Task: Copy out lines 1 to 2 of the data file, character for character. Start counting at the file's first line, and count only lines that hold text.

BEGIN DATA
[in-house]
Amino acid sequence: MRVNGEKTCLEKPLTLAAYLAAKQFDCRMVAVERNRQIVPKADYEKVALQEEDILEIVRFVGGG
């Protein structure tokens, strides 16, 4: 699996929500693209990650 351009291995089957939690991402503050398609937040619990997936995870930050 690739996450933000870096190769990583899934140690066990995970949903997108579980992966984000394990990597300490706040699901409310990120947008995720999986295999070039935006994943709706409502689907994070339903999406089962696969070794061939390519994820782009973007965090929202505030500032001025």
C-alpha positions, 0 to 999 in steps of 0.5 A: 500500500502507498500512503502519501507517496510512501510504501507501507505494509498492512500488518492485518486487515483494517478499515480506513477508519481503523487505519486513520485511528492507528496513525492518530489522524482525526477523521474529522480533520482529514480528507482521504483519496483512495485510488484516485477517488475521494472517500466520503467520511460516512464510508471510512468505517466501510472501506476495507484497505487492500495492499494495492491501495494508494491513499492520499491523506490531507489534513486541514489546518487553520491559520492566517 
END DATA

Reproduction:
[in-house]
Amino acid sequence: MRVNGEKTCLEKPLTLAAYLAAKQFDCRMVAVERNRQIVPKADYEKVALQEEDILEIVRFVGGG